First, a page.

Our Turbocharged Direct Injection (TDI) diesel engines are responsive and fun to drive, as well as being very efficient. They offer more power, with great fuel economy, which all helps to lower emissions.
Why drive a TDI?
- You'll enjoy the savings. Economical fuel consumption, long service and maintenance intervals, plus low emissions, all combine to keep costs low.
- You'll love the drive. Our turbodiesel engines offer exceptional torque even at low revs. This results in tremendous fun at the wheel, thanks to their effortless acceleration and sparkling performance.
- You'll feel the power. High levels of pulling power over a wide rev range offer real driving pleasure.
What do we mean by TDI?
TDI identifies all our advanced diesel engines using direct injection and a turbocharger. TDI engines are economical and smooth with high levels of torque (pulling power) and good energy efficiency.
Fuel needs oxygen to burn and the engine has to be supplied with huge quantities of air to be effective. You can solve this problem with a bigger engine - or you can solve it with a turbocharger - as in the TDI. Driven by the exhaust gases, it squeezes air more tightly into the cylinders.
The air is then cooled (cool air takes up less space than hot air) and diesel is injected directly into the cylinders at very high pressure through a nozzle. It's this intensive mixing of highly atomised fuel with the compressed air that leads to better, more efficient combustion.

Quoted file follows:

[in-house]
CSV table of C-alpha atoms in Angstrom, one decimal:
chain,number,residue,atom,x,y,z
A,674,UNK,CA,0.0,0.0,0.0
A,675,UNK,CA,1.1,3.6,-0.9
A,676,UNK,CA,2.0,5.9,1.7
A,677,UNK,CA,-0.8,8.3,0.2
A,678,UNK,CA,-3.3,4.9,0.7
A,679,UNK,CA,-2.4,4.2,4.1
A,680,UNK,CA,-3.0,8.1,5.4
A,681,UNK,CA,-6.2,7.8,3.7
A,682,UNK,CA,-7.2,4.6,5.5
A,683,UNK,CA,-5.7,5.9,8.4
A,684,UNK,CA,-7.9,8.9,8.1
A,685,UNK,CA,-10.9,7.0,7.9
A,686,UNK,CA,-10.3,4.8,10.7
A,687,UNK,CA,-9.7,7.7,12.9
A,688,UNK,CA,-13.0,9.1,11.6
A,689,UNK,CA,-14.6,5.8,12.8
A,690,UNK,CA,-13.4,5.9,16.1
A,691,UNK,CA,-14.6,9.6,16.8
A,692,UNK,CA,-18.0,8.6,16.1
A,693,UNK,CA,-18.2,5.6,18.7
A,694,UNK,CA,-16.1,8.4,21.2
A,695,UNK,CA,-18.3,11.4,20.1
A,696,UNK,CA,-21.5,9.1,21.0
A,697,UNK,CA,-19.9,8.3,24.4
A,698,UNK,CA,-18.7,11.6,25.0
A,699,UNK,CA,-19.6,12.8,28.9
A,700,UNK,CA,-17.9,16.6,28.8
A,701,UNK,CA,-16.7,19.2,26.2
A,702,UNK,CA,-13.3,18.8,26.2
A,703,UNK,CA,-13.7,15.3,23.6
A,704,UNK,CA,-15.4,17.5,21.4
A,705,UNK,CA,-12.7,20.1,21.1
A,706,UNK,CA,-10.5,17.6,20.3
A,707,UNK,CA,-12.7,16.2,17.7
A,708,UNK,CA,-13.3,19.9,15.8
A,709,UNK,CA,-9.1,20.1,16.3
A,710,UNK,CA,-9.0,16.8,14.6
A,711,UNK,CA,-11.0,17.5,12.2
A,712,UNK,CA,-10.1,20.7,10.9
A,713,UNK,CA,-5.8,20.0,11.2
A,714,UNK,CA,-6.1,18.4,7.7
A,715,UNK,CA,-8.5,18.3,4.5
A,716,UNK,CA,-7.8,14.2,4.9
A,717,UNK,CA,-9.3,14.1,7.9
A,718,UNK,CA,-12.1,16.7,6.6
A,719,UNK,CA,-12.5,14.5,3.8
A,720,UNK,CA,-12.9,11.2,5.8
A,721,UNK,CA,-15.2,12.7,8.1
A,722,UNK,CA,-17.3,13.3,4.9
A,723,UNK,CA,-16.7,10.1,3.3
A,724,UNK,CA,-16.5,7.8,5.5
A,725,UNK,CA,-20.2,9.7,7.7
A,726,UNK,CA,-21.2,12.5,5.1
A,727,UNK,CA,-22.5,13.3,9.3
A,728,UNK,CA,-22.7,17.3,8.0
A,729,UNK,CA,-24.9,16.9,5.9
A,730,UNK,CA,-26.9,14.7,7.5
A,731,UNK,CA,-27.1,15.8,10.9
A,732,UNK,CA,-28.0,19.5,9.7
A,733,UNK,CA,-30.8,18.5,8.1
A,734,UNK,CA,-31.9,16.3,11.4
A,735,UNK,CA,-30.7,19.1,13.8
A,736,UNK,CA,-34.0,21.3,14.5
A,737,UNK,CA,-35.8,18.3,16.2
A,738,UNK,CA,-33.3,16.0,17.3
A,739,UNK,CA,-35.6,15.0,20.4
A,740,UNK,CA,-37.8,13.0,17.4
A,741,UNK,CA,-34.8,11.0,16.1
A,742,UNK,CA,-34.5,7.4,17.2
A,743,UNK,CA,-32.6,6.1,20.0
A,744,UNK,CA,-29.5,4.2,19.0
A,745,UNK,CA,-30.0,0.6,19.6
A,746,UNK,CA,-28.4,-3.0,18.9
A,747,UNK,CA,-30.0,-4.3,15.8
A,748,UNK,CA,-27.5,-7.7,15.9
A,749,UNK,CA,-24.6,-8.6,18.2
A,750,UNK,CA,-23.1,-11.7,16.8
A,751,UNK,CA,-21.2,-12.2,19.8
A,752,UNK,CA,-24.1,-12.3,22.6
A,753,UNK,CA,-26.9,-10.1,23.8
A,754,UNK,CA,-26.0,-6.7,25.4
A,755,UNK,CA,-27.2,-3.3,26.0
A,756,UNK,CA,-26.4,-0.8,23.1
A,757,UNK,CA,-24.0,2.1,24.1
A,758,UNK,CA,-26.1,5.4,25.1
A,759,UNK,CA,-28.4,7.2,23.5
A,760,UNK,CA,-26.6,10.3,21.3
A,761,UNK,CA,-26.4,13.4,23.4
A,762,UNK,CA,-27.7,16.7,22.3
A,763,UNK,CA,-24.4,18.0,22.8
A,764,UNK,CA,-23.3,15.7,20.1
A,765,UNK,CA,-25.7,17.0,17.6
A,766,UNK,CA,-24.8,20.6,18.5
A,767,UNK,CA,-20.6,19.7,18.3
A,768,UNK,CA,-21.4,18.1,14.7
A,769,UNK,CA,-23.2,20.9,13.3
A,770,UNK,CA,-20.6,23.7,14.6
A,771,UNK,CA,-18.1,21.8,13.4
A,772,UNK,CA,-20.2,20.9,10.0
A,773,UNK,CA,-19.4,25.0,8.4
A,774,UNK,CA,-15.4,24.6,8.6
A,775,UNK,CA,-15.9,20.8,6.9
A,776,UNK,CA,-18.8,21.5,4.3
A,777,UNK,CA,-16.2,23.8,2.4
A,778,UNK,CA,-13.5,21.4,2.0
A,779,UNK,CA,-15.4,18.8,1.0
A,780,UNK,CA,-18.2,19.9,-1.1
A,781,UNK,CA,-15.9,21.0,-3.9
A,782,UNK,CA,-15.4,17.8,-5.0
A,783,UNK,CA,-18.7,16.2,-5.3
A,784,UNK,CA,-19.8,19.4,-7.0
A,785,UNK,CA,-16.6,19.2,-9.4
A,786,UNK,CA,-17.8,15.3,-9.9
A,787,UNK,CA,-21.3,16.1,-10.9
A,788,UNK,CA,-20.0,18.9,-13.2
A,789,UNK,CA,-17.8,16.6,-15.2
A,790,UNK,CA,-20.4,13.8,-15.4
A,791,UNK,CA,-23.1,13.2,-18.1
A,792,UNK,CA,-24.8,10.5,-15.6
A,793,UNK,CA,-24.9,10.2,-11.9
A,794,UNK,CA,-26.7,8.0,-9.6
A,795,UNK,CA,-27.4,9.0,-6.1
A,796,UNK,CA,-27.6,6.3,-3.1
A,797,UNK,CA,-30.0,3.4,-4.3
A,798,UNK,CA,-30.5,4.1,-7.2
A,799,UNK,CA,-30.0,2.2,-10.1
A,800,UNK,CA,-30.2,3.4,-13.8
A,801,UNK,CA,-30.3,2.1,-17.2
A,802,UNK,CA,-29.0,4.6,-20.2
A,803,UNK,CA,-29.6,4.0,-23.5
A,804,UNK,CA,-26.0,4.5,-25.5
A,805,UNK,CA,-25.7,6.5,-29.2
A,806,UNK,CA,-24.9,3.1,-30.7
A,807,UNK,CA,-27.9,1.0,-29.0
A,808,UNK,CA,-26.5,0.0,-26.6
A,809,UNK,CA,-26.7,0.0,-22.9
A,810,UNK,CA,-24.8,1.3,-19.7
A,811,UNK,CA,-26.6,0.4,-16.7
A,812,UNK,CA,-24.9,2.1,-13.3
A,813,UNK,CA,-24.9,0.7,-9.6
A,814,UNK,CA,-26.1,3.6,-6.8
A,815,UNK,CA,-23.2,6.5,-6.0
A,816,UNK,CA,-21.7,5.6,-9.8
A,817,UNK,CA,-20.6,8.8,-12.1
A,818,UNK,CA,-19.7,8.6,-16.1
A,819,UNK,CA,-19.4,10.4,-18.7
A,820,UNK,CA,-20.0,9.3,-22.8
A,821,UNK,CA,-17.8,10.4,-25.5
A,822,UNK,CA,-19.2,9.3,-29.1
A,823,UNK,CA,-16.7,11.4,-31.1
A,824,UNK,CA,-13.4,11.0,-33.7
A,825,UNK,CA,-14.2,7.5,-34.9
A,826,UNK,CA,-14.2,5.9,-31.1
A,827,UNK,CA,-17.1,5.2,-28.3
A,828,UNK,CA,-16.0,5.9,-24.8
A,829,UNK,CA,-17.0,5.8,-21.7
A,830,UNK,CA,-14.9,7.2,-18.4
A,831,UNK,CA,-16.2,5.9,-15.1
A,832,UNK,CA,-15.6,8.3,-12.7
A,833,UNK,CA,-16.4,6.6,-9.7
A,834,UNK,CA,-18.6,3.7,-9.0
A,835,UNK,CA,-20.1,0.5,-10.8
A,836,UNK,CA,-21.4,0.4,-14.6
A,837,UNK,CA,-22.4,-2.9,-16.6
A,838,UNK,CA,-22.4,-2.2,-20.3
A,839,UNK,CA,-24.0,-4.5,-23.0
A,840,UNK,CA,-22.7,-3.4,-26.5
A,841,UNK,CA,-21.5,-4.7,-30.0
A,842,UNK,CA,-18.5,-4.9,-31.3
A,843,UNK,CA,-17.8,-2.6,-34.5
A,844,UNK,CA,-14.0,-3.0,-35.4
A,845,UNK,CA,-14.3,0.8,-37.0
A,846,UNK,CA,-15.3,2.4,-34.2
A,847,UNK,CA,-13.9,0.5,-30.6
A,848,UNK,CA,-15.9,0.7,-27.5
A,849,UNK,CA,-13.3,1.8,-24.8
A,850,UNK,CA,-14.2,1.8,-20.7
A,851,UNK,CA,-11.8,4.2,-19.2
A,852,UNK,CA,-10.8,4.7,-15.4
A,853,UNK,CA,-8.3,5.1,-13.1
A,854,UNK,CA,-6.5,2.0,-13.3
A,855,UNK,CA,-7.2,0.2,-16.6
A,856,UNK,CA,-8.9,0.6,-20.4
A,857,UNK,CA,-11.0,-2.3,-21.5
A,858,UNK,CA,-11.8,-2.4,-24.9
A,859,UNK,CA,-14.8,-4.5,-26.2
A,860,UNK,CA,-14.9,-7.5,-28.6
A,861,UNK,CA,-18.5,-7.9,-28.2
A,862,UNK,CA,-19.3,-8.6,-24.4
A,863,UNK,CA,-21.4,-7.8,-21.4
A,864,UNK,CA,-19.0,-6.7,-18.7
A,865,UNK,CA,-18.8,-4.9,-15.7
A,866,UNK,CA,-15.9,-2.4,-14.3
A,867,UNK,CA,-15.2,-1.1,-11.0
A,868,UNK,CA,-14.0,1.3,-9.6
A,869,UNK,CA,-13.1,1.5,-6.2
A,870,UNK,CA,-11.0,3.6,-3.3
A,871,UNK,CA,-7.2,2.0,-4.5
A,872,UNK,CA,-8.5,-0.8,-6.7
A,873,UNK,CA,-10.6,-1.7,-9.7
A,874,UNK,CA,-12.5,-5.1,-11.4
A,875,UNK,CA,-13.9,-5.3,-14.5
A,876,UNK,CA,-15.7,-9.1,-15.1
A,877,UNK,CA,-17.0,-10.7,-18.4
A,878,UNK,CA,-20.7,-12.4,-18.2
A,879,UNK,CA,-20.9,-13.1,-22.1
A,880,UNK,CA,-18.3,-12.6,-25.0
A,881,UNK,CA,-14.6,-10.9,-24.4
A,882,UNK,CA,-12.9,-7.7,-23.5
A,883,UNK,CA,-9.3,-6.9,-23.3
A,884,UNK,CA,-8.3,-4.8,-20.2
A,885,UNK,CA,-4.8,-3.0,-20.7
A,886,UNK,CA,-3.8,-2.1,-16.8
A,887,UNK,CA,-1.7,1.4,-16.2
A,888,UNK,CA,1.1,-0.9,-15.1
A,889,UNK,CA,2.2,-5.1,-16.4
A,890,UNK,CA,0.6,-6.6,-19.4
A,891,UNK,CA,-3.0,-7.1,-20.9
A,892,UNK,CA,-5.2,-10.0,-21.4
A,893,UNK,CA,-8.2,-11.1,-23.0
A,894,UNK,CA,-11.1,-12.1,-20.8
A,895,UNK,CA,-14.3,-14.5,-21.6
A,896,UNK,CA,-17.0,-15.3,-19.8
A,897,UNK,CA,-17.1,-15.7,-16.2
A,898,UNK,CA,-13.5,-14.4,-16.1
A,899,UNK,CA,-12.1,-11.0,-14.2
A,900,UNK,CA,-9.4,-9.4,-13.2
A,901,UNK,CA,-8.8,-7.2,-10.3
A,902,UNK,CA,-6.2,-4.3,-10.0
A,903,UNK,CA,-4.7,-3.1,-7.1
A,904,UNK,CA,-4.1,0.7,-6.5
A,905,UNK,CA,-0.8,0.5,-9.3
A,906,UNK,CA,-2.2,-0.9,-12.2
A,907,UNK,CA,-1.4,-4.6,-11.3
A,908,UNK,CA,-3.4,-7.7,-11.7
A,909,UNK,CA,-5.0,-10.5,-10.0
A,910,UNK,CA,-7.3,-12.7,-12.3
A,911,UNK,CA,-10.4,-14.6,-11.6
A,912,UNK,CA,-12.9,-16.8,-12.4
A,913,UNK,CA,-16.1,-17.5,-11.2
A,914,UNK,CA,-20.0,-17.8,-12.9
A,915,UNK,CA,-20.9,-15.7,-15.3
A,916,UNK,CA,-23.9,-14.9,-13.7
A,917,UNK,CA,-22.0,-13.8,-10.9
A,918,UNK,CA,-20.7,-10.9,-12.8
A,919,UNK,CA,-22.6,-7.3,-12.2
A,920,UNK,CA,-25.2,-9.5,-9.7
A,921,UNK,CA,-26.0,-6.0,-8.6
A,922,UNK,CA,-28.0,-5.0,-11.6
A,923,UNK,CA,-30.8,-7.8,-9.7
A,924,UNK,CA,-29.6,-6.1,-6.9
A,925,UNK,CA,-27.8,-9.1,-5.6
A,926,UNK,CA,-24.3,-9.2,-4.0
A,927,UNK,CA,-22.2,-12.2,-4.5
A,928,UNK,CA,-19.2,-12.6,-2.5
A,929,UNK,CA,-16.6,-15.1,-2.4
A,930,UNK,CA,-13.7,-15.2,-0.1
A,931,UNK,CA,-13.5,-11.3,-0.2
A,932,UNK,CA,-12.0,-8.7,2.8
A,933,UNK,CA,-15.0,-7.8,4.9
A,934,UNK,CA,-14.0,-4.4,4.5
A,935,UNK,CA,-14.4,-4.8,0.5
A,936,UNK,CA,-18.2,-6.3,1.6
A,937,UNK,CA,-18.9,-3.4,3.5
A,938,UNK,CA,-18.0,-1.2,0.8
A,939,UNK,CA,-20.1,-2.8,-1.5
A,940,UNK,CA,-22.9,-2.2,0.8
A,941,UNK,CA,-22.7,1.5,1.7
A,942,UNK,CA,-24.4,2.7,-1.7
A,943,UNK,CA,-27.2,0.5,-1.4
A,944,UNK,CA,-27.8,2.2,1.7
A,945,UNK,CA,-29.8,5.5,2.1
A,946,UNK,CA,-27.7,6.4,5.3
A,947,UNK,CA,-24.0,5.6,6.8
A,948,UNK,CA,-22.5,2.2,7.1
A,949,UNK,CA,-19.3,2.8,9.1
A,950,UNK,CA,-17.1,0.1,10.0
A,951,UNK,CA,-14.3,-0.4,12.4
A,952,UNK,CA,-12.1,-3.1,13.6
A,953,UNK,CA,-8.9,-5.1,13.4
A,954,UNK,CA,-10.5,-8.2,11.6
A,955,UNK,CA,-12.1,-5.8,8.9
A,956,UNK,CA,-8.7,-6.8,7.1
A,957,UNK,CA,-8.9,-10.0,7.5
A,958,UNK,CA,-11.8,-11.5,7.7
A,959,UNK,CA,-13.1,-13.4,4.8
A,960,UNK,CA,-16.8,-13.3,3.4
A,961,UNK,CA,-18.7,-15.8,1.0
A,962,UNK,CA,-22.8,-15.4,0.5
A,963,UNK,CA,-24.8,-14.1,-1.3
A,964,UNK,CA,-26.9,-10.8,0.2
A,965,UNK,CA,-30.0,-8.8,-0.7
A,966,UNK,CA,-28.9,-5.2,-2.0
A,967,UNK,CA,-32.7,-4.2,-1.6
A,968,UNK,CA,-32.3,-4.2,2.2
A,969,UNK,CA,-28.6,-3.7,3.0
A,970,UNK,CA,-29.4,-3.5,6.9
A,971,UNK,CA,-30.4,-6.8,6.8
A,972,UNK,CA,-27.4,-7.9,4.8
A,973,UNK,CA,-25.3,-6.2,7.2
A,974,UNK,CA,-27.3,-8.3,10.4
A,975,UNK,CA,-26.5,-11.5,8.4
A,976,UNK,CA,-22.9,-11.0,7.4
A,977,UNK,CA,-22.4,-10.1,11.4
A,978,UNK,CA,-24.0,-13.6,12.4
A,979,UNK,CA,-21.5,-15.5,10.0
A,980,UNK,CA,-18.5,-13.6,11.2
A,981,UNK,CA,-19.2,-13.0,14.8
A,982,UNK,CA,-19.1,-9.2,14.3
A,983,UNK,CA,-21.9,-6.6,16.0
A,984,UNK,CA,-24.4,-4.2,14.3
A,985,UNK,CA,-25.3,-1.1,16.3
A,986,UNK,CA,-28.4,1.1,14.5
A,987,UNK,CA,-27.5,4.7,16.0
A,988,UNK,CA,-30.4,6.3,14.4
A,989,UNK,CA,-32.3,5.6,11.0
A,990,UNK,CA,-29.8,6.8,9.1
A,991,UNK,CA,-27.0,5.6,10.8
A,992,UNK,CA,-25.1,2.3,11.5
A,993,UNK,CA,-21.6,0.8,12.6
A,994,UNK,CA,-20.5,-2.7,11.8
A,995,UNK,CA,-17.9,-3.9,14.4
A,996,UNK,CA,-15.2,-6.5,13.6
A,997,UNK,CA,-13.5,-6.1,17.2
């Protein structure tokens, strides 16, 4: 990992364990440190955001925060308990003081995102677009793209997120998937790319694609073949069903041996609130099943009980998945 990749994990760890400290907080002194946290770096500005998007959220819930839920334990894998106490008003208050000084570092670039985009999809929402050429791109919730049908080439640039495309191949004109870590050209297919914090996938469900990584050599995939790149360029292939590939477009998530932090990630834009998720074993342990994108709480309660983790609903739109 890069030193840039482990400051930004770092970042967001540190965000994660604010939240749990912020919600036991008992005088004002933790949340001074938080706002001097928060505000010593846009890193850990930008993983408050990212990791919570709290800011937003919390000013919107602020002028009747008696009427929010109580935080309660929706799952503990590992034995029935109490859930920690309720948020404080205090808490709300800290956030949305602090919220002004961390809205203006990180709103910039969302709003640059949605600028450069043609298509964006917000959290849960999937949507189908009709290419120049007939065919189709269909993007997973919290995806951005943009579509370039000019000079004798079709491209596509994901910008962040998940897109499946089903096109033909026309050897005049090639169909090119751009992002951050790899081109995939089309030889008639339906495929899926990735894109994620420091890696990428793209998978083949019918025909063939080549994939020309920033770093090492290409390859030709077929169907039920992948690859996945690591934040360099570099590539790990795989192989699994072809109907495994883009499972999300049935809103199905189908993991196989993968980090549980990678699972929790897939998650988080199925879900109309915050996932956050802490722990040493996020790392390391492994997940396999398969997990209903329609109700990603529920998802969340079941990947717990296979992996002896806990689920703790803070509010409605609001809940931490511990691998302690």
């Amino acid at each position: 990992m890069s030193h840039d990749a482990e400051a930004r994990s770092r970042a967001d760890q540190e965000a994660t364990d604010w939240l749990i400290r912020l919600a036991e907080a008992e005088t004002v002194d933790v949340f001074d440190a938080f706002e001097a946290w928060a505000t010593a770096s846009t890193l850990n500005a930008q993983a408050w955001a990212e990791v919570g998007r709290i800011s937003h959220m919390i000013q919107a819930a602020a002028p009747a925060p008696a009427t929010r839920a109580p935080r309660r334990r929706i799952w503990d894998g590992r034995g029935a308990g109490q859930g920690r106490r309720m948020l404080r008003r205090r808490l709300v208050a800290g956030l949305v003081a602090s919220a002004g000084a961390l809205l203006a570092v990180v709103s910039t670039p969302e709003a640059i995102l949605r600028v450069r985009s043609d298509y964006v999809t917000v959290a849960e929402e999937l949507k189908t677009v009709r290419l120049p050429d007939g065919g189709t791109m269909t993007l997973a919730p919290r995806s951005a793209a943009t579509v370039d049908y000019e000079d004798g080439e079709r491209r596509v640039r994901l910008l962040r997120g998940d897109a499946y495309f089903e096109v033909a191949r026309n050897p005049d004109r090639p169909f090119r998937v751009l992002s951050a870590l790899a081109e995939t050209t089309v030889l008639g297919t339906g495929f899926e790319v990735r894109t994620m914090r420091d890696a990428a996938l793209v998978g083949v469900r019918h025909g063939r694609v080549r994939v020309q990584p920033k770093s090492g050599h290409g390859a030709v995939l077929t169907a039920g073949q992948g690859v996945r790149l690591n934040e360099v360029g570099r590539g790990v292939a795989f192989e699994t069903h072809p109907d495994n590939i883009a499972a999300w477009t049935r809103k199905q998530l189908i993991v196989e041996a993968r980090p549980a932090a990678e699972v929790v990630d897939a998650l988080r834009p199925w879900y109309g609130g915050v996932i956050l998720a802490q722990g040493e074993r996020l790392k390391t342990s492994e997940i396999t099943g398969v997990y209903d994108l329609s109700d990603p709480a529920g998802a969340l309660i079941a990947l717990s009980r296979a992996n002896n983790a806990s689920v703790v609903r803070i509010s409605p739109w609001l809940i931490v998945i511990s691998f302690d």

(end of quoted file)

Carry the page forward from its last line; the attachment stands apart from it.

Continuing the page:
Your driving experience is quiet and refined because effective sound insulation keeps noise to a minimum, while hydraulic engine mounts ensure smooth, low-vibration running.
The great advantage of TDI engines is that they are very powerful, even at low revs, and economical across the entire speed range. This efficiency also means that you save on fuel costs and emit less CO2, so helping to minimise your impact on the environment.
The turbocharger. To boost power output and torque, we fit our TDI engines with exhaust turbochargers featuring variable turbine geometry. They compress the air required for combustion, letting the engine draw in more air while its displacement and revs stay the same.
A turbocharger is powered by the energy in the exhaust gas. It has two connected turbines. The turbine wheel in the exhaust stream drives the intake compressor, which sucks in air through the intake system. The compressed air is cooled by a charge air cooler before entering the combustion chamber. Because cool air is denser than hot air, more oxygen can be fed into the cylinder boosting the efficiency of the combustion process.
Overcoming turbo lag. The main disadvantage of a turbocharger is that it needs a certain gas pressure to work, only available when engine revs are high enough. To avoid 'turbo lag' - a delay in available power - the turbocharger needs to be able to control the exhaust pressure at low engine revs.
A variable turbine geometry (VTG) turbocharger does this with a system of mechanical guide vanes. These vanes move to adjust the cross-section area to maximise the air flow into the exhaust turbine. Thus at lower speeds, a higher flow can be maintained, increasing the pressure to the compressor and therefore increasing power output.